With the departure of foreign troops just a few months away, European governments are still trying to work out what kind of diplomatic presence they will keep in Afghanistan and who will provide security for them. They are particularly reluctant to be perceived as abandoning the country.

Germany's Defense Ministry has suggested that a July 4 withdrawal might be in the cards.

"After the terrible attacks of recent days, it is all the more important for the EU to make very clear that Afghanistan and the Afghan government can continue to count on Europe's support," German Foreign Minister Heiko Maas told reporters in Brussels.

"We will continue to make available sufficient funding for civilian reconstruction, and we will do everything we can so that the ongoing peace negotiations reach a conclusion," Maas said. However, peace talks between the divided Afghan government and the Taliban appear to be going nowhere.

The U.S. has warned of battlefield gains for the Taliban, and officials in Washington say Afghan government forces face an uncertain future against the insurgents as the withdrawal accelerates in the coming weeks.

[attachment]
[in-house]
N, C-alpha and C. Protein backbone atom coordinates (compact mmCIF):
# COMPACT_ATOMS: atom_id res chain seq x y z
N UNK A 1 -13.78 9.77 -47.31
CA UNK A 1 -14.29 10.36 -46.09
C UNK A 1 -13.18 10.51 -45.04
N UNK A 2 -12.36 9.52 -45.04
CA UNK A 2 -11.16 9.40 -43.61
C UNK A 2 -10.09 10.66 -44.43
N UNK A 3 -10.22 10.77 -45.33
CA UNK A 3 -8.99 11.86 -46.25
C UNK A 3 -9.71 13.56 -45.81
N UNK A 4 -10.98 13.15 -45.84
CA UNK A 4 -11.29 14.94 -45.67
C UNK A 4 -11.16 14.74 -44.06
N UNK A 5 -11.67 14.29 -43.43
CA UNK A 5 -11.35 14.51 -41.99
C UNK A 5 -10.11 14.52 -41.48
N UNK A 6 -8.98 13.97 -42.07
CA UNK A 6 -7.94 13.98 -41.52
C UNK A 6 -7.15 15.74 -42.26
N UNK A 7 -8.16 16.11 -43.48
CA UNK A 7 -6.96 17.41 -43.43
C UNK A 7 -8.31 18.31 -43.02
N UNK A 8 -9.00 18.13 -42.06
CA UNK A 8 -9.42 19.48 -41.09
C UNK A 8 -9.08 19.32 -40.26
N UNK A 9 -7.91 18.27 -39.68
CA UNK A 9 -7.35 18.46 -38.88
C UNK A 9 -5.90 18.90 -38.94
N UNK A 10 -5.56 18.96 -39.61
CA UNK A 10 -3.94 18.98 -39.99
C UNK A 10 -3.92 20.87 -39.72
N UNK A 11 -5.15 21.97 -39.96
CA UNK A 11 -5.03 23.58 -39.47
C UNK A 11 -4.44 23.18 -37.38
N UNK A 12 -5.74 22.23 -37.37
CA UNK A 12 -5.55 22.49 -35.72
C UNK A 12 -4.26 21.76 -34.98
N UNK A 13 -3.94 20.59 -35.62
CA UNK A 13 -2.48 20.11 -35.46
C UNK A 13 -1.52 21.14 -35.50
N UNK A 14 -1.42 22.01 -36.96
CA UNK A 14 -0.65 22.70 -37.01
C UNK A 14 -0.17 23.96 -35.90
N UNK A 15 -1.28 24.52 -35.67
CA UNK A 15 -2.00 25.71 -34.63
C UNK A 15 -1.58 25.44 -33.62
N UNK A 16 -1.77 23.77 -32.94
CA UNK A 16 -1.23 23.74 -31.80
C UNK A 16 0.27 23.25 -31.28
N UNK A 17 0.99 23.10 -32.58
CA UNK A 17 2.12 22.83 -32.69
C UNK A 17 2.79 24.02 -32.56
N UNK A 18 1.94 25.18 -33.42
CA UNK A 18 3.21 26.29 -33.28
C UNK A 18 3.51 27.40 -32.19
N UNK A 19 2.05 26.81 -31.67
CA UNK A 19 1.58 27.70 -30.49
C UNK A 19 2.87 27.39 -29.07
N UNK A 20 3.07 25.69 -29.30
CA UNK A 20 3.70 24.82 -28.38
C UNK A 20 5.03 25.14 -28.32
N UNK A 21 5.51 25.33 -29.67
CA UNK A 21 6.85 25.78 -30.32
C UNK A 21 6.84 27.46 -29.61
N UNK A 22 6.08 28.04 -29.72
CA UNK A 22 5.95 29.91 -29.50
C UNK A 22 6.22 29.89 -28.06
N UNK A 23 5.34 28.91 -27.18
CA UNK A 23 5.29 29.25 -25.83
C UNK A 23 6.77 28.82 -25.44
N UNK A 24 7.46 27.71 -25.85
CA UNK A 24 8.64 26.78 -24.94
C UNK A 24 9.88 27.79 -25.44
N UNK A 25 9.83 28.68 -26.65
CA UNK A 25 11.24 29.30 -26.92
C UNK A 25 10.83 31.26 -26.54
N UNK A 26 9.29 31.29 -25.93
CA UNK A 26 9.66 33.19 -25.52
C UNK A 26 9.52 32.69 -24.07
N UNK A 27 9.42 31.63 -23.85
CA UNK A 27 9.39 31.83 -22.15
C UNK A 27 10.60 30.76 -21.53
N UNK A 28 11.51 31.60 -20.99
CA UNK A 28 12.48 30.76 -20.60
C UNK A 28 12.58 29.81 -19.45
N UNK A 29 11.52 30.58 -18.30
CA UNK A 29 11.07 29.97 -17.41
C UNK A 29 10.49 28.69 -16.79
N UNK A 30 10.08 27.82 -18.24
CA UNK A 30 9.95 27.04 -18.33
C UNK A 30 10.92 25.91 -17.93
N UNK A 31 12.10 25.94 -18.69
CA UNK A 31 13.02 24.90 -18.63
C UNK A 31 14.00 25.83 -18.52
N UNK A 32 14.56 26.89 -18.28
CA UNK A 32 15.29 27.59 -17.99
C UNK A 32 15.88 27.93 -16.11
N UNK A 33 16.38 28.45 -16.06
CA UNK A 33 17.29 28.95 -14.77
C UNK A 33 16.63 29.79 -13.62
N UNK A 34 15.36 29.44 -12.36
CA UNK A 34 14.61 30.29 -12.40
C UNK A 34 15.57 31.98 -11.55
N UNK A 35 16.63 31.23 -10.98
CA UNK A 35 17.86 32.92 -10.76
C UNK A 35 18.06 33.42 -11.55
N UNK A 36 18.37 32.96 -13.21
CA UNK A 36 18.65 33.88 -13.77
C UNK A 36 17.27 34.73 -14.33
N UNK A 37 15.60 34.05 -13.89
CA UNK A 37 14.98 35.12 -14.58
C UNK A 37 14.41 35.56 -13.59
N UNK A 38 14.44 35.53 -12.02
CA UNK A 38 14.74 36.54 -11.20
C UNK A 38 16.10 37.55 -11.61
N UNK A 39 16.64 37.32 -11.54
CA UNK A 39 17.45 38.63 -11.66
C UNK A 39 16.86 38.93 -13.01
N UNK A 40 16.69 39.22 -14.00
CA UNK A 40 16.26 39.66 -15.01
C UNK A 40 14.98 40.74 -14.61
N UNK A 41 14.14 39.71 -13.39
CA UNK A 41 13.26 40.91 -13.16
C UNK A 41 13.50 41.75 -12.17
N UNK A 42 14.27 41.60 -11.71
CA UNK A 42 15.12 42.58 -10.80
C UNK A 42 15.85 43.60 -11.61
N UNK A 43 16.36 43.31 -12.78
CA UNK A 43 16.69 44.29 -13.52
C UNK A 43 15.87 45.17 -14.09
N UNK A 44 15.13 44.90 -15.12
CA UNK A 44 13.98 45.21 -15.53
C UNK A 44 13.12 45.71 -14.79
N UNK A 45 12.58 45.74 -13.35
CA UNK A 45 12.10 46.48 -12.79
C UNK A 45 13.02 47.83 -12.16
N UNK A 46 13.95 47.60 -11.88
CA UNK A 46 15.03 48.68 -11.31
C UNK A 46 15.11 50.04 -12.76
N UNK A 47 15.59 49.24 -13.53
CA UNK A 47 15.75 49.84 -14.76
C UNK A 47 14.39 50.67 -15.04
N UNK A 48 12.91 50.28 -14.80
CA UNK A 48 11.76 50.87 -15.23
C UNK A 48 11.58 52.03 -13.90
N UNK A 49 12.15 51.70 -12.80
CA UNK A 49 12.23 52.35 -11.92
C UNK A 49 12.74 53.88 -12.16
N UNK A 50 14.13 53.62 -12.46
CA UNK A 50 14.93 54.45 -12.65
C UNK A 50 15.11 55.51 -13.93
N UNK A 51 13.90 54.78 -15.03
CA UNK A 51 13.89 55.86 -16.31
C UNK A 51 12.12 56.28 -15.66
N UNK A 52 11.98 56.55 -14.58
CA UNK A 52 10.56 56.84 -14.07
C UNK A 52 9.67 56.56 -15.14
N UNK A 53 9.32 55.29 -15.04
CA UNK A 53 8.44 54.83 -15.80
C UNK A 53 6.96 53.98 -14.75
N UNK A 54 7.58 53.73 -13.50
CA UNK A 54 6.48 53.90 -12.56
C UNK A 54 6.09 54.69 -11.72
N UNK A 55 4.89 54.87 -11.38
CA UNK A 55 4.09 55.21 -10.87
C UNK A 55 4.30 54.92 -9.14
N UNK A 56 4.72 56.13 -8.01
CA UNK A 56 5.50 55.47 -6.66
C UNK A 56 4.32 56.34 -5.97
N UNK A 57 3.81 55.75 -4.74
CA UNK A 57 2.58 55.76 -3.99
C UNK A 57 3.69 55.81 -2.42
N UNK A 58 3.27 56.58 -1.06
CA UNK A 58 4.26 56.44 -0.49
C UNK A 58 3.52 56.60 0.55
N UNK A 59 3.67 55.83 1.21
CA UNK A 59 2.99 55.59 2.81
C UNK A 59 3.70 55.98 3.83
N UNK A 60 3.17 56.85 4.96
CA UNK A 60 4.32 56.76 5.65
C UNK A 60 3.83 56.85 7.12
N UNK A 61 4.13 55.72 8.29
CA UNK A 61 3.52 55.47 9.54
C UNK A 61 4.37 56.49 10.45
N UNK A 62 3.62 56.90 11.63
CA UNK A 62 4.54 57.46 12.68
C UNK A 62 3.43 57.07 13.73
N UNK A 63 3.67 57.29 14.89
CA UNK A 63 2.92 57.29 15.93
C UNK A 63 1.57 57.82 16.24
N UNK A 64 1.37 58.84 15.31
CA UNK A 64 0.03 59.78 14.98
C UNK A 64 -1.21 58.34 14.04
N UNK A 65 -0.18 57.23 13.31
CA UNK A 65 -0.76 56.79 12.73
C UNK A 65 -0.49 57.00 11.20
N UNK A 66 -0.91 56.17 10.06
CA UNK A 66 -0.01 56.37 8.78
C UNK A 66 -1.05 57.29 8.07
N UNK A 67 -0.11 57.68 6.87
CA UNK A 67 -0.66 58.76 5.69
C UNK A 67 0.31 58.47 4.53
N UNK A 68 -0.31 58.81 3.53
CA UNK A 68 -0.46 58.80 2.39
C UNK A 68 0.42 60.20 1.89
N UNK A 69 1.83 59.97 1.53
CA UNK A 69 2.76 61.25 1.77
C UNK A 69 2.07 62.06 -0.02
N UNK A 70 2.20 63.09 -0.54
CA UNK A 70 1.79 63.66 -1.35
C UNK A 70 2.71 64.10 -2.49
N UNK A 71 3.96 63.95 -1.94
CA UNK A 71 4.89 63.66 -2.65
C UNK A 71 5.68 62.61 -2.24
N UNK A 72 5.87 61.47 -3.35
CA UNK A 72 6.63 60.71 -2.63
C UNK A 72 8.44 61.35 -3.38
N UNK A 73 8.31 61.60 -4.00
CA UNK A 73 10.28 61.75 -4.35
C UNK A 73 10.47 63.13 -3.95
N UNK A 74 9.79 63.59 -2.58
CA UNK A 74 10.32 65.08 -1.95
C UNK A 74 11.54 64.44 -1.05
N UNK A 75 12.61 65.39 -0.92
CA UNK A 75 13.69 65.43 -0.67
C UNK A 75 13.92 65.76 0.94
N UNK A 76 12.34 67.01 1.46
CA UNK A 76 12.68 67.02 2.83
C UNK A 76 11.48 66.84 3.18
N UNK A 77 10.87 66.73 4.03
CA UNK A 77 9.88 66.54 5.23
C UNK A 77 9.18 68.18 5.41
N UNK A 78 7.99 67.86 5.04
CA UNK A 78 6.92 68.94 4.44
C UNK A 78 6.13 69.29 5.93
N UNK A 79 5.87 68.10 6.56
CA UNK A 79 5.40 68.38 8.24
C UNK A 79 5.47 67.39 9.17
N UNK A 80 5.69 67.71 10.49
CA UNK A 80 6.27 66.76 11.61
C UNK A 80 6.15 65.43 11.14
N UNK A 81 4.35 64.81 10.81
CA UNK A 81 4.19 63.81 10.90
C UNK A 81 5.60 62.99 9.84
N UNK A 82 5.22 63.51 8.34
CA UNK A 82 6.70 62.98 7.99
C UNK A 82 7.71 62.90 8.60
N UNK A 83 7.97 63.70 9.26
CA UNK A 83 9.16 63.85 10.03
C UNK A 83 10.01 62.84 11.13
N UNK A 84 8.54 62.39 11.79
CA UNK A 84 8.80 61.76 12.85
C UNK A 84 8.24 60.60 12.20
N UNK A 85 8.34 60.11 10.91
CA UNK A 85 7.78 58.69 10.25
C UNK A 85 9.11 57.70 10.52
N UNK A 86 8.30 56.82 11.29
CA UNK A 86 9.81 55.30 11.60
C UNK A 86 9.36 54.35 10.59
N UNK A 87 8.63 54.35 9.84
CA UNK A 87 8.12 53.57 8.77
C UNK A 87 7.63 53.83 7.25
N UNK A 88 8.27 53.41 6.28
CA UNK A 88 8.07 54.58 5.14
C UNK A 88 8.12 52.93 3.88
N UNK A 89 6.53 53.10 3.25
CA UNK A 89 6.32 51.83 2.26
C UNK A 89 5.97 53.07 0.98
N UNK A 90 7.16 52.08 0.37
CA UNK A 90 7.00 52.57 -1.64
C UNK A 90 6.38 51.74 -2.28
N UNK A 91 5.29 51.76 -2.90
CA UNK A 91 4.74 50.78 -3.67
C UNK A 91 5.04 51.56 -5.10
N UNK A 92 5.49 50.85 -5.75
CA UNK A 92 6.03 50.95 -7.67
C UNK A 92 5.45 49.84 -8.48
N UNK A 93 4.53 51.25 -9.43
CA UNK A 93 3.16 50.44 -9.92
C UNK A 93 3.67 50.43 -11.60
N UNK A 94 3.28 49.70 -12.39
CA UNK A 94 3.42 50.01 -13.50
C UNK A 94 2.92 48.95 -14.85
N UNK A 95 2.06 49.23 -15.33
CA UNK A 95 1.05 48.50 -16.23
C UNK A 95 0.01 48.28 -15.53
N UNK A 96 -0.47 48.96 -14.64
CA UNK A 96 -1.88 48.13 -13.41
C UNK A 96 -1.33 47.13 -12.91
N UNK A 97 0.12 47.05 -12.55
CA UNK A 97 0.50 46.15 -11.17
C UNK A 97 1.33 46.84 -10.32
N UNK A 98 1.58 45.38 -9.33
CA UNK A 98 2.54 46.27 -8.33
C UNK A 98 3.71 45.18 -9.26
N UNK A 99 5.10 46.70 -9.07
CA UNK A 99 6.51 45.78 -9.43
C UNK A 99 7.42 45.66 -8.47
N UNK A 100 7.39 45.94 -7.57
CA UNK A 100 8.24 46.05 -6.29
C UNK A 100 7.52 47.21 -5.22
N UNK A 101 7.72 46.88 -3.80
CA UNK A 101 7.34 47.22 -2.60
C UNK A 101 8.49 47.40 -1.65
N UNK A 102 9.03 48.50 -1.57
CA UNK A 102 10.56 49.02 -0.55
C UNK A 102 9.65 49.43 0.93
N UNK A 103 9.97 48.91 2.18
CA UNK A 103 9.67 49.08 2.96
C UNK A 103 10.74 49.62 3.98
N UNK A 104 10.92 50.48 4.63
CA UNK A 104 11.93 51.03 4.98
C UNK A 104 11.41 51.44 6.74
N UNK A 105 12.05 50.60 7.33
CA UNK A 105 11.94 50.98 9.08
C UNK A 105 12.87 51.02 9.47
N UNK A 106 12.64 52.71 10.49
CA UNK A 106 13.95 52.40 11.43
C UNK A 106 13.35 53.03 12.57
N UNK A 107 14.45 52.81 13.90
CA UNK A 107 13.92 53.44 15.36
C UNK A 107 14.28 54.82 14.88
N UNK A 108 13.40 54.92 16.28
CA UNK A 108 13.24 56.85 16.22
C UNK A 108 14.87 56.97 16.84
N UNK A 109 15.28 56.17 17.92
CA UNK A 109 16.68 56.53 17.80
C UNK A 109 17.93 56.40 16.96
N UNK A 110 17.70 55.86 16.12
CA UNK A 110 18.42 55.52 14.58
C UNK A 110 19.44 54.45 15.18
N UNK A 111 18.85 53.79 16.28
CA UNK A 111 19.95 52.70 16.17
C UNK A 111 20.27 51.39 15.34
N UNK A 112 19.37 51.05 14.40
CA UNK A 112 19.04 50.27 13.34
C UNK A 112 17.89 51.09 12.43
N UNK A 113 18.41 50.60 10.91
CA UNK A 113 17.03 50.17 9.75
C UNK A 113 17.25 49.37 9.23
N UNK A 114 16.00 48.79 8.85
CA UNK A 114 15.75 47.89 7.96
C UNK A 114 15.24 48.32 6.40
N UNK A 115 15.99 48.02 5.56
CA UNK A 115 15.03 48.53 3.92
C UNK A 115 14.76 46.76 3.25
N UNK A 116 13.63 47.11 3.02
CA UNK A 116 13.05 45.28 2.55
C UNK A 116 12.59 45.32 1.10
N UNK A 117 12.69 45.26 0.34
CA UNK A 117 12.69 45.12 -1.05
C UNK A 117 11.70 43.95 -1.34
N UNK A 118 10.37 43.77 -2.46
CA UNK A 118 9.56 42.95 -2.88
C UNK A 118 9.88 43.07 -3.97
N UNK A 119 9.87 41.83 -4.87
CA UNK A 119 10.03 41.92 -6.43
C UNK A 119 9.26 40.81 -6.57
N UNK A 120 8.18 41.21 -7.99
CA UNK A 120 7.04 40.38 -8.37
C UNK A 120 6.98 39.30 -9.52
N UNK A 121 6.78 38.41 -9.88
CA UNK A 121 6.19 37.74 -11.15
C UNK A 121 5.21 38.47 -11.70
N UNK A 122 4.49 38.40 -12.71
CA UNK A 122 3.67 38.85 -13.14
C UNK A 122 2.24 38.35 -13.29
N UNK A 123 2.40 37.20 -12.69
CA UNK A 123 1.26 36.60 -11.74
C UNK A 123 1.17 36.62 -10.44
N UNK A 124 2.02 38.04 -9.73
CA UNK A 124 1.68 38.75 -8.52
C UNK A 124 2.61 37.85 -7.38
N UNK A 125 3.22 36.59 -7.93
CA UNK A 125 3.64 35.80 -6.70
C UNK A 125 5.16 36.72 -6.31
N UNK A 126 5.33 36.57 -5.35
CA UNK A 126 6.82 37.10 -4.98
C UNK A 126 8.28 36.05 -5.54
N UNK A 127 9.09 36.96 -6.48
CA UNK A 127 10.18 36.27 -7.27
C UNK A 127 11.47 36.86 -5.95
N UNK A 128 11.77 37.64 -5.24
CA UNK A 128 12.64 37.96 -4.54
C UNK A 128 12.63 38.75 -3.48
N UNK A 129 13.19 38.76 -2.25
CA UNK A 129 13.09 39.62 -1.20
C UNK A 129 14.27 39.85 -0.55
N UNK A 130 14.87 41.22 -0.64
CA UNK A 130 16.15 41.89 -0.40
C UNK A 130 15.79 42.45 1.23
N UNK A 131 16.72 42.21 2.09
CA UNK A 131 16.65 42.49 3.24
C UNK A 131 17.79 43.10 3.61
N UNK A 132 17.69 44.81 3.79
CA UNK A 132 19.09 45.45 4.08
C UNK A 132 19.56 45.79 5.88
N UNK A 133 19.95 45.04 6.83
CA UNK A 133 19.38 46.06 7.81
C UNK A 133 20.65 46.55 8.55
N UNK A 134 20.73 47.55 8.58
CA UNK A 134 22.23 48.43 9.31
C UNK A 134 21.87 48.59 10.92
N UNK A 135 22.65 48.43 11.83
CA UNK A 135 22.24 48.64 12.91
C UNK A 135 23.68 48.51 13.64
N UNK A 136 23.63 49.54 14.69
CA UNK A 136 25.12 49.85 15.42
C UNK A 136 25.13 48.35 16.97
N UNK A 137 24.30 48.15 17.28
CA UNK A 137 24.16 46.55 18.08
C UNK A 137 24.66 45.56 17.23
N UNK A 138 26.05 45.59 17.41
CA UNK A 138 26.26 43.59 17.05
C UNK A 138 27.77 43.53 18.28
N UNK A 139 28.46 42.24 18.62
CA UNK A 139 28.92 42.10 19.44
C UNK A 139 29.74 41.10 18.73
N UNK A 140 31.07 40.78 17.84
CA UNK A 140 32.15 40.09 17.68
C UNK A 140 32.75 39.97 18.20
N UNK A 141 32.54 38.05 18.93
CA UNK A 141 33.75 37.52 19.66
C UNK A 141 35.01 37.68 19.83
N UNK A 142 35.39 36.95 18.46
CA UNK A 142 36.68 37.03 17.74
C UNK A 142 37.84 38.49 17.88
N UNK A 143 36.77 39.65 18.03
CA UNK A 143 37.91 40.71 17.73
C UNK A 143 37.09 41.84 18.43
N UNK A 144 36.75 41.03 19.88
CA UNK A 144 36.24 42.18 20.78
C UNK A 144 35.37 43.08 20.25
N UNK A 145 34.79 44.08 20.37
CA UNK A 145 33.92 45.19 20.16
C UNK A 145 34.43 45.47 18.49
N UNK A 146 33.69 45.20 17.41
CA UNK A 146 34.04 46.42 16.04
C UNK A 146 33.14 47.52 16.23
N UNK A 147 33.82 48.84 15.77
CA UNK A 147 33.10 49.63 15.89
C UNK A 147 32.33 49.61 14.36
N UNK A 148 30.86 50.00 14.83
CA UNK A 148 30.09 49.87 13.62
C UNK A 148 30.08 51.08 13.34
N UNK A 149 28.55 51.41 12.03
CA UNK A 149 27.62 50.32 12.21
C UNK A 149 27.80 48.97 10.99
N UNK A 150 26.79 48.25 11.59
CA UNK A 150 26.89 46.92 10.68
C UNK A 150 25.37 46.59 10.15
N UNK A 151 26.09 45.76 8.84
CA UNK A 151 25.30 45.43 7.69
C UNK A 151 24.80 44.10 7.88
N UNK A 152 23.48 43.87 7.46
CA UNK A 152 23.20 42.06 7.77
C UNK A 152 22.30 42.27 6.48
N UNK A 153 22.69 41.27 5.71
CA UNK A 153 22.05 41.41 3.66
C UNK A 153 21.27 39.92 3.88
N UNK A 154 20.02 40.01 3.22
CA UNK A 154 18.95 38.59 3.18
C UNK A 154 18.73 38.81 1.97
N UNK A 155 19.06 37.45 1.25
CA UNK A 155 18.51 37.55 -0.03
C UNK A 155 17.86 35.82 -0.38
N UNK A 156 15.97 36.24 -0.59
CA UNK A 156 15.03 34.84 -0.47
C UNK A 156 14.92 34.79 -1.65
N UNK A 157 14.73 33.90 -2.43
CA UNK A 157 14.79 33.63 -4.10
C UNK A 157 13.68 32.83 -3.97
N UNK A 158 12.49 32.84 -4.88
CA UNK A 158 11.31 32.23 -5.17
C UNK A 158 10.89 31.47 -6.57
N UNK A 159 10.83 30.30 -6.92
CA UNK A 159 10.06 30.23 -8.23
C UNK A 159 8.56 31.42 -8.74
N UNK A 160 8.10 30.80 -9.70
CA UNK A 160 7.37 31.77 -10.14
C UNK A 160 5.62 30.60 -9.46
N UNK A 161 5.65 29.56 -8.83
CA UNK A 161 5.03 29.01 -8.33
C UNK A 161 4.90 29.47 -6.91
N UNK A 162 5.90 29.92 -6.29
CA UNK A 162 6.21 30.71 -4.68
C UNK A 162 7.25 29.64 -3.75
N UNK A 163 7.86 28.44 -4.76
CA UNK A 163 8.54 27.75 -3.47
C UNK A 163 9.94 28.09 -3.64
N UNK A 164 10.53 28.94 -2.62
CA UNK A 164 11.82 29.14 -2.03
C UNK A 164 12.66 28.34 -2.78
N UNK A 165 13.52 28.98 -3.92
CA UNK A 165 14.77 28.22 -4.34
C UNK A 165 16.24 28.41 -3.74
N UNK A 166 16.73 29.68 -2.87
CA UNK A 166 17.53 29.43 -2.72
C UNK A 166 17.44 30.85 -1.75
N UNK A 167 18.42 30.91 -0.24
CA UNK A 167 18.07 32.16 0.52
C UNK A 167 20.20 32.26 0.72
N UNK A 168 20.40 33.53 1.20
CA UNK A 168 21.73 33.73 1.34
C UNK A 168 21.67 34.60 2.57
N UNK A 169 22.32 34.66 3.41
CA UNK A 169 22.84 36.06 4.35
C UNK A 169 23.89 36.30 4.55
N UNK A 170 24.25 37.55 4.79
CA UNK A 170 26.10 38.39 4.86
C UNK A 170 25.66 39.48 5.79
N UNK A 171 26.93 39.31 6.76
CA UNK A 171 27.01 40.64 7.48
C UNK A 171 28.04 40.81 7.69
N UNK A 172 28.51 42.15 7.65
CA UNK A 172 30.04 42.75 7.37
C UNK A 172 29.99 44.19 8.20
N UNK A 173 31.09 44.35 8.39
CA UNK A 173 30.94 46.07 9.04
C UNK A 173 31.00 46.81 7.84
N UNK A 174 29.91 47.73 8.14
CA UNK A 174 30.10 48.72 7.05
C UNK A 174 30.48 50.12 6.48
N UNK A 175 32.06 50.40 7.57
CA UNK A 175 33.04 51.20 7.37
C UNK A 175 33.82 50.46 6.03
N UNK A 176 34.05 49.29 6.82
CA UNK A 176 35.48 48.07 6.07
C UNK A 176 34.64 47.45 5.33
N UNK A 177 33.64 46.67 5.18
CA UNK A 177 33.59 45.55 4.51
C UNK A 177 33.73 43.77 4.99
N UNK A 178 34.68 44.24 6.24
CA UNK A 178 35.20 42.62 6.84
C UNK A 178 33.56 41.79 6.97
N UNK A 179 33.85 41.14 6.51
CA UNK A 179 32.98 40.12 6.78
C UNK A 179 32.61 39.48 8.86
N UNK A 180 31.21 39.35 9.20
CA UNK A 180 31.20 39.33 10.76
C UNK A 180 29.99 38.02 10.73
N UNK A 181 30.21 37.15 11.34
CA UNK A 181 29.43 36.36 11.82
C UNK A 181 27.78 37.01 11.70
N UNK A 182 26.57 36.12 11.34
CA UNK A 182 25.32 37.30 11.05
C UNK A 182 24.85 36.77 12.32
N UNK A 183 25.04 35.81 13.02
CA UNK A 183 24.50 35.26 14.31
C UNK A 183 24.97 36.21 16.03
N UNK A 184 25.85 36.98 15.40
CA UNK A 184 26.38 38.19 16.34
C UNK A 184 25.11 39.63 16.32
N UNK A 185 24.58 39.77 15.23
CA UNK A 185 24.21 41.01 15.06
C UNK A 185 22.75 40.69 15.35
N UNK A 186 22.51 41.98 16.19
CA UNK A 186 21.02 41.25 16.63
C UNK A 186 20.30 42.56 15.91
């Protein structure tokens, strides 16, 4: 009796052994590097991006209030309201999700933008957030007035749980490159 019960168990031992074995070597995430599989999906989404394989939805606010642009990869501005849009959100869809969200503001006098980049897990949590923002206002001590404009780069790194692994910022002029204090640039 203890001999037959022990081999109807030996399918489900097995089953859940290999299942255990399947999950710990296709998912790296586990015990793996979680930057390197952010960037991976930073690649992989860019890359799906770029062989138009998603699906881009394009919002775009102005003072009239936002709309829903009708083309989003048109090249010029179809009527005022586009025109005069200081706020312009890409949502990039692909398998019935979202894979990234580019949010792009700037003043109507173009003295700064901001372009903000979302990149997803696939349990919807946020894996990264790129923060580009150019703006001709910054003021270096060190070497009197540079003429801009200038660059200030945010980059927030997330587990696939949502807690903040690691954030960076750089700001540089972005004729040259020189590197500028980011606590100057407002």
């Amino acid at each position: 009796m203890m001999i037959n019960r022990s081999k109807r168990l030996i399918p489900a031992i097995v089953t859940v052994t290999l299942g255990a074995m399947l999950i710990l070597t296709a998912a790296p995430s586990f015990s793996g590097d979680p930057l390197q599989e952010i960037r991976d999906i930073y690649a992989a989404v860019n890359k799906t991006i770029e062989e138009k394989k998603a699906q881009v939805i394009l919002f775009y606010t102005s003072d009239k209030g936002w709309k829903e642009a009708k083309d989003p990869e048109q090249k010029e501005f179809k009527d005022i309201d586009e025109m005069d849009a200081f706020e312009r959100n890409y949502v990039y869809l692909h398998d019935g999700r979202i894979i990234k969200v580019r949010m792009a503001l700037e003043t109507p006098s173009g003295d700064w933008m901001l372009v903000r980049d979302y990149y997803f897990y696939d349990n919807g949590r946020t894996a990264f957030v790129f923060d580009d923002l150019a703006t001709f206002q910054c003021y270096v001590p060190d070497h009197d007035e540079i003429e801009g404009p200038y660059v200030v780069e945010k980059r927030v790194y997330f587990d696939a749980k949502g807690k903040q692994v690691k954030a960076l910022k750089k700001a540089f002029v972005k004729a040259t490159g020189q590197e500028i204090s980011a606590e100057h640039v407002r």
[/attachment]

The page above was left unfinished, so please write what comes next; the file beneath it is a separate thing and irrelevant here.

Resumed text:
It all raises security concerns for the Europeans that weigh heavily as they debate how to help Afghan civilians, including many who have helped international forces, agencies and nongovernmental organizations during almost 20 years of conflict.

"The decision has been taken, and what we have to do is to face the situation that is going to be created," EU foreign policy chief Josep Borrell said Thursday. "The violence in Afghanistan is increasing, and it's clear that once the U.S. will withdraw, the European Union troops will not be able to stay."

"We better face the future and to try to take positive decisions in order to face reality," Borrell said.

Part of that reality could be a return of the Taliban as the dominant force.

No matter who is in control in the future, Maas said Monday, the EU "will always point out to those in charge in Afghanistan that the aid we make available is tied to the things that have been achieved in the past 20 years -- regarding the building of the state, regarding women's rights, regarding education -- not being sacrificed. That is the precondition."

Information for this article was contributed by Lorne Cook and Geir Moulson of The Associated Press.